Lower gas prices will bring only limited relief to Britons
“Hhe blew and they were scattered,” ran the inscription on English coins after a great storm helped save them from attack by a Spanish armada in the 16th century. This winter, with an energy crisis fueled by Vladimir Putin’s war in Ukraine, Britons may be thanking God for rising temperatures.
A pan-European heat wave – as well as severe weather for wind farms – has reduced wholesale energy prices across the continent. Unsustainable warmth, rather than energy-saving measures, explained the entire fall in British gas demand from June to October, according to a study by academics at Imperial College London. The weather has been mostly mild since then. The cost of natural gas for delivery in February 2023 fell to around £50 ($61) per megawatt hour on January 1, the lowest price in the month ahead for a unit of gas since June 2022. British households, however, will not see , the benefits of falling wholesale prices. Instead it is the government that pockets most of the windfall.
Retail prices depend on two government policies: price caps set by Ofgem, the energy regulator, which limit what suppliers can charge; and the government’s energy price guarantee (EPG), which sets the unit prices domestic consumers pay for gas and electricity and provides subsidies to make up the difference. In the first quarter of 2023 the cap will be set at the equivalent of an annual bill of £4,279 for a “typical home”, based on typical energy use. The EPG aims to keep bills for such a family at around £2,500.
Households only pay whichever of the two policies sets prices at the lowest level. In other words, when the guarantee keeps bills below the price level, as it is now, the limit does not apply to taxpayers. Just as the government shielded households from the full force of the rise in wholesale gas prices in 2022, they will not benefit from their latest drop.
In fact, “for most people energy prices are going up,” said Emily Fry of the Resolution Foundation, a think tank. The EPG that it will not be so generous in April, because the government is appealing to reduce its cost. A typical household will pay around £3,000 for an annual bill. Although the price cap is expected to fall at the same time – to £3,458, according to Martin Young of Investec, a bank – it will still be above the guarantee. (Higher consumer prices for gas will also increase core inflation, although the Bank of England will focus on underlying price pressures.)
Instead the Treasury will receive most of the benefits from lower wholesale prices. The Office for Budget Responsibility (WORK), fiscal watchdog, forecast in November that the EPG the government would spend around £24.8bn (around 1% of GDP) in the 2022-23 financial year and an additional £12.8bn in 2023-24. That was due to prices peaking at £3.70 per term in the first quarter of this year. Futures markets have predicted that the price for a unit of gas will be around half that level in March. A lot can change, from colder weather to greater demand for gas from China, but the government could save around £10.5bn over the two financial years within the EPG to run, reckons Mr Young from Investec.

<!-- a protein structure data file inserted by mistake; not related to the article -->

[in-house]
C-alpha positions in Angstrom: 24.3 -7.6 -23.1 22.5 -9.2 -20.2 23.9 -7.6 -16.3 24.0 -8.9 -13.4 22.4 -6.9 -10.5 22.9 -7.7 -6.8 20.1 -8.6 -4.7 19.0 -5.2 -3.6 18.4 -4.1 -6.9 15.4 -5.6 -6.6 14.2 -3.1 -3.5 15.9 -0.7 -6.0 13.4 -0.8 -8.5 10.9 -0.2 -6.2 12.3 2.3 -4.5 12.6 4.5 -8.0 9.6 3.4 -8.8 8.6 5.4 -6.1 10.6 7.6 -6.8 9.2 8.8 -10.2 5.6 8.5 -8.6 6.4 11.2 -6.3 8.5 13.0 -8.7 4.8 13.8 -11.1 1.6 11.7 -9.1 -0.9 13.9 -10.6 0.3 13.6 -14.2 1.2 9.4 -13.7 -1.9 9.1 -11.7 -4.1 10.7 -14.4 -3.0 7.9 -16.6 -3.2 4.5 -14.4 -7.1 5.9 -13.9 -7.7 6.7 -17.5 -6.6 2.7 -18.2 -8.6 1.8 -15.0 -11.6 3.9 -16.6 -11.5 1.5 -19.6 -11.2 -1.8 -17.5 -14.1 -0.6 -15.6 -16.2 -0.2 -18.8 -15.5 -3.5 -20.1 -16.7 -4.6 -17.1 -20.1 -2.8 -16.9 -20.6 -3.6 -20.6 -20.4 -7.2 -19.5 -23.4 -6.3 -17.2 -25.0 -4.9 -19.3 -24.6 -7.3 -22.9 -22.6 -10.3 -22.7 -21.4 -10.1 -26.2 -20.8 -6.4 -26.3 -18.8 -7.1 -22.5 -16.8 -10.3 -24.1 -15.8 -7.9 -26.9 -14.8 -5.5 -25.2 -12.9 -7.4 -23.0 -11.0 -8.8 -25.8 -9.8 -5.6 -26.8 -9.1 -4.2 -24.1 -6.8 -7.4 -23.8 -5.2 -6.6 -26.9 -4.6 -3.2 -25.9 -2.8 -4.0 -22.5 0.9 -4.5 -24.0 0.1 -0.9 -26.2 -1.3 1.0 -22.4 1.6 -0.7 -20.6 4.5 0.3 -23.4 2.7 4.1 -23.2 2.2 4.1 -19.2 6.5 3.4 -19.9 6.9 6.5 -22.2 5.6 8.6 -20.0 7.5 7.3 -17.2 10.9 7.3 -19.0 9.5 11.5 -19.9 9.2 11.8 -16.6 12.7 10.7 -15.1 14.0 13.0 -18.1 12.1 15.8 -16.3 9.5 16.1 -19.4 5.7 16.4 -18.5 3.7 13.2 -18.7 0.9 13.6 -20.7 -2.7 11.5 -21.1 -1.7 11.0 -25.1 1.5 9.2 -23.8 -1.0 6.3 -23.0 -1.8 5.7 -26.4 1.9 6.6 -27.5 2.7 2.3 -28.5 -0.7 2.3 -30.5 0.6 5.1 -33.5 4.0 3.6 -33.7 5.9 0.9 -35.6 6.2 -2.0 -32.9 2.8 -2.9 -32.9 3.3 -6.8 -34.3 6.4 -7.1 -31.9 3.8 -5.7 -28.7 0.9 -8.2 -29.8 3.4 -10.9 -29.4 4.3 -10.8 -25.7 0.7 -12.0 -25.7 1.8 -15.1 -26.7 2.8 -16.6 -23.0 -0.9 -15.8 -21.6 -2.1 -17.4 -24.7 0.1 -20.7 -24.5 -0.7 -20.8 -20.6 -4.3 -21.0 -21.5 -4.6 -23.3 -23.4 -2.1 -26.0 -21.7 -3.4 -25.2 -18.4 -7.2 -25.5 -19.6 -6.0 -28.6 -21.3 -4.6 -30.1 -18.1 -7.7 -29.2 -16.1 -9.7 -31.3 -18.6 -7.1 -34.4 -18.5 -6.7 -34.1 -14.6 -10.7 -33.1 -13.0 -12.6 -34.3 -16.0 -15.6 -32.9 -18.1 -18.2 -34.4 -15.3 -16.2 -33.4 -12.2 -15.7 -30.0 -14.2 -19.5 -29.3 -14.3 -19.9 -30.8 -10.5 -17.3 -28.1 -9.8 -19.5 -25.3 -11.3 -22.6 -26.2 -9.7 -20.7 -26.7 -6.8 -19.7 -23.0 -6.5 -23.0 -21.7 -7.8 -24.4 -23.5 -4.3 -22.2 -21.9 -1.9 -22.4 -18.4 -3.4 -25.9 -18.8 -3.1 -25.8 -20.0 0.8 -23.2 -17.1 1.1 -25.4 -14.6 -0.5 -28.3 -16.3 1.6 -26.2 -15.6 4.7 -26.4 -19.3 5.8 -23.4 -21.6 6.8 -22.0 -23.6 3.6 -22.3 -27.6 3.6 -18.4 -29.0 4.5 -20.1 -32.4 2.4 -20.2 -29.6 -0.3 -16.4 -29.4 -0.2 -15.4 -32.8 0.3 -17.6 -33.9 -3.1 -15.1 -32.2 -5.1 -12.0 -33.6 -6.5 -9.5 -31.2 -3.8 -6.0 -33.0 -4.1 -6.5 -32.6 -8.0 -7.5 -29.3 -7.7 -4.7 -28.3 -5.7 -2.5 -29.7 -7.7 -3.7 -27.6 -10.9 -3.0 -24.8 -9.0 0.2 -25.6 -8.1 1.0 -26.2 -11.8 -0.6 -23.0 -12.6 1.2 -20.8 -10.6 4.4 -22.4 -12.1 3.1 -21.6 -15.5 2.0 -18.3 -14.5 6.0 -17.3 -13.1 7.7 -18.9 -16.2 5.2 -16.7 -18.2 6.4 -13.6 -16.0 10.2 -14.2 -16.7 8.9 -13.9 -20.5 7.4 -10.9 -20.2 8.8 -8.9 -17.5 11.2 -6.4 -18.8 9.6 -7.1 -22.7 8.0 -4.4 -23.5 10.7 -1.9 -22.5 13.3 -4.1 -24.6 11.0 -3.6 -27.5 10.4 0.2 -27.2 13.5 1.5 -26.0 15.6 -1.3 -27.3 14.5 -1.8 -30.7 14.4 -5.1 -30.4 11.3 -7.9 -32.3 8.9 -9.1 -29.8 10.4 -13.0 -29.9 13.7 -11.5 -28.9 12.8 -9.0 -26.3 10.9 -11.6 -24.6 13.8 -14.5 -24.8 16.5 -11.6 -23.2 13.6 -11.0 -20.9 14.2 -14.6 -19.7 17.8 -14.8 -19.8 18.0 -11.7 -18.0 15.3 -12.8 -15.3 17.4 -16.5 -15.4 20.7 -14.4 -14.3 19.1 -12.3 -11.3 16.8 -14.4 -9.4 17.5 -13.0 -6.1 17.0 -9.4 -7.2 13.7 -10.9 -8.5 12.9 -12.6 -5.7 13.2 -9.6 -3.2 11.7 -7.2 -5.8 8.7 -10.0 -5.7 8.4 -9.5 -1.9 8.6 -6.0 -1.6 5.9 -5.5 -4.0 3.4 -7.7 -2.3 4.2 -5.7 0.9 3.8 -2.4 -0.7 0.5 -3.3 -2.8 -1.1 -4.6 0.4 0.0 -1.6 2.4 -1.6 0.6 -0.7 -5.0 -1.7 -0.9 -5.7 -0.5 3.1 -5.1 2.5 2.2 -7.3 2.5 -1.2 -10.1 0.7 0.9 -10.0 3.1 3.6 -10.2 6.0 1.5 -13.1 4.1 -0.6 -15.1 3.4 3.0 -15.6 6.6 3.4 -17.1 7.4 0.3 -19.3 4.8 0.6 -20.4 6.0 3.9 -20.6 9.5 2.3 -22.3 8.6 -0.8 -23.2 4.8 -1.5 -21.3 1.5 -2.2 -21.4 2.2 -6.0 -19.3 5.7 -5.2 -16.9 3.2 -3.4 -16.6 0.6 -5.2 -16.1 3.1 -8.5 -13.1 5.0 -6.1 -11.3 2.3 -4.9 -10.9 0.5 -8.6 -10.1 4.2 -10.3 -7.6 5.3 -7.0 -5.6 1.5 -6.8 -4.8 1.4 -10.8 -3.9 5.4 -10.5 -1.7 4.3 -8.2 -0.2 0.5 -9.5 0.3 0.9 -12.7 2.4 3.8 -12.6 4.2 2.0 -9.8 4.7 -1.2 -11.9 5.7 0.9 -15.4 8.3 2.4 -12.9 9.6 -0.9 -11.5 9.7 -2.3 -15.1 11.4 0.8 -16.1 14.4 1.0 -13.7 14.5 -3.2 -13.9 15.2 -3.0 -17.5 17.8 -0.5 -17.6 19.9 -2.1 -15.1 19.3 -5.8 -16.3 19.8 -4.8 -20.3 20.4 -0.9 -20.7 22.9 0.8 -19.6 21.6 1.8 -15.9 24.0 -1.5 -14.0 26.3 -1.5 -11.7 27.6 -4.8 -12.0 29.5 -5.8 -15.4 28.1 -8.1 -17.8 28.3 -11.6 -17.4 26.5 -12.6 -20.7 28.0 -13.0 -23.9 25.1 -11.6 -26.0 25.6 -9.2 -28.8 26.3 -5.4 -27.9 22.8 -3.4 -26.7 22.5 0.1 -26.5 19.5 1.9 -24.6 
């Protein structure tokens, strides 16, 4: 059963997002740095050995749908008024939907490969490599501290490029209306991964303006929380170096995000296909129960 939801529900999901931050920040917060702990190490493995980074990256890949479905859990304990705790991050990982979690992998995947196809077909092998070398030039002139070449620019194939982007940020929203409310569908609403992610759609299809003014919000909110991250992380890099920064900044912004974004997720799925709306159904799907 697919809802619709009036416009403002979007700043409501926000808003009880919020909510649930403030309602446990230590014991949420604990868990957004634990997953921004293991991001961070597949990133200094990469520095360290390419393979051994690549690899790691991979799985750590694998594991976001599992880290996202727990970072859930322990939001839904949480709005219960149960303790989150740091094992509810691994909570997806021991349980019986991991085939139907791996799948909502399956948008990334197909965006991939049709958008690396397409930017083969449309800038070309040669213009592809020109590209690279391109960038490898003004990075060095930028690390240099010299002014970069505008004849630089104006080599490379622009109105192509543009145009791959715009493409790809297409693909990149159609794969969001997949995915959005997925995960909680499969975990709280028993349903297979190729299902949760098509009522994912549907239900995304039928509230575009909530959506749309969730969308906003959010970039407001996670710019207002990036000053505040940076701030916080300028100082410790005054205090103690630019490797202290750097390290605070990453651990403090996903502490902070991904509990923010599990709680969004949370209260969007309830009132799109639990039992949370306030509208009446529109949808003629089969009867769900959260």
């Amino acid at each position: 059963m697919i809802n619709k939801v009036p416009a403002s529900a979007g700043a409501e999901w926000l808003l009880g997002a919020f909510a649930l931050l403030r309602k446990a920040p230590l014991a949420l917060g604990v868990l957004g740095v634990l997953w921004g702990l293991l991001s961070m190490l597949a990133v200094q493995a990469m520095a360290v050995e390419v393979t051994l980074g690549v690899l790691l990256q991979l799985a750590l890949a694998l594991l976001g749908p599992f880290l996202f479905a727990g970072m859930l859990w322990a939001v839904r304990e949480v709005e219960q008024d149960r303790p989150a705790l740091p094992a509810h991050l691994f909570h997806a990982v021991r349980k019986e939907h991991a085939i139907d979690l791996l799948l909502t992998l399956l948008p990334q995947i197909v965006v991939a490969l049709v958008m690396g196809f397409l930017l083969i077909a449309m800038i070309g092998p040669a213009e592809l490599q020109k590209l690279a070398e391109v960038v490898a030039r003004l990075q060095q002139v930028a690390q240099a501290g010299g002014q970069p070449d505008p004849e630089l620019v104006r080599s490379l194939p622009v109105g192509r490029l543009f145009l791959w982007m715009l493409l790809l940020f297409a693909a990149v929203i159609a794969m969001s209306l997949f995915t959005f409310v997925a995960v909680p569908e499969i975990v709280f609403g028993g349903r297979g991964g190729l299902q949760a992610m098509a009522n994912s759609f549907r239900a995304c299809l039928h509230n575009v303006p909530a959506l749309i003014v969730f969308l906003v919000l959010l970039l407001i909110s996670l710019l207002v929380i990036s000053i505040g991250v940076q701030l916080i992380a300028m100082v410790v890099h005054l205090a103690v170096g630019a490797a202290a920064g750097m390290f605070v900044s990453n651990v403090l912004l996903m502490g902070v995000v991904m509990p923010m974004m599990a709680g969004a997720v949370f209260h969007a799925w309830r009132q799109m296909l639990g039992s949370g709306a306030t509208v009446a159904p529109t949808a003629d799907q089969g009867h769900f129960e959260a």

Jeremy Hunt, the Chancellor of the Exchequer, will decide how to use those one-off savings – reducing the government’s debt, perhaps, or providing extra funding to tackle the National Service crisis reduce the Health. (A more fundamental change in the long-term outlook for energy prices would be needed before he could begin to cut the tax burden.) He has already recycled some of the money into business support.
On 9 January he announced that the cap on energy costs for companies will be replaced by a new scheme at the end of March, instead of just ending as originally planned. Businesses will then receive a discount of £6.97 per megawatt hour of gas, while wholesale prices will remain above a certain level. The government believes the new scheme will cost £5.5bn compared to the existing scheme WORKan estimate of £18bn for the previous policy. Despite most of what is going on, it will still feel like energy prices are rising for most businesses.
A further drop in wholesale gas prices would bring more relief. These would be passed on directly to consumers and companies, as well as reducing inflationary pressure. For that, the warm weather must hold.■
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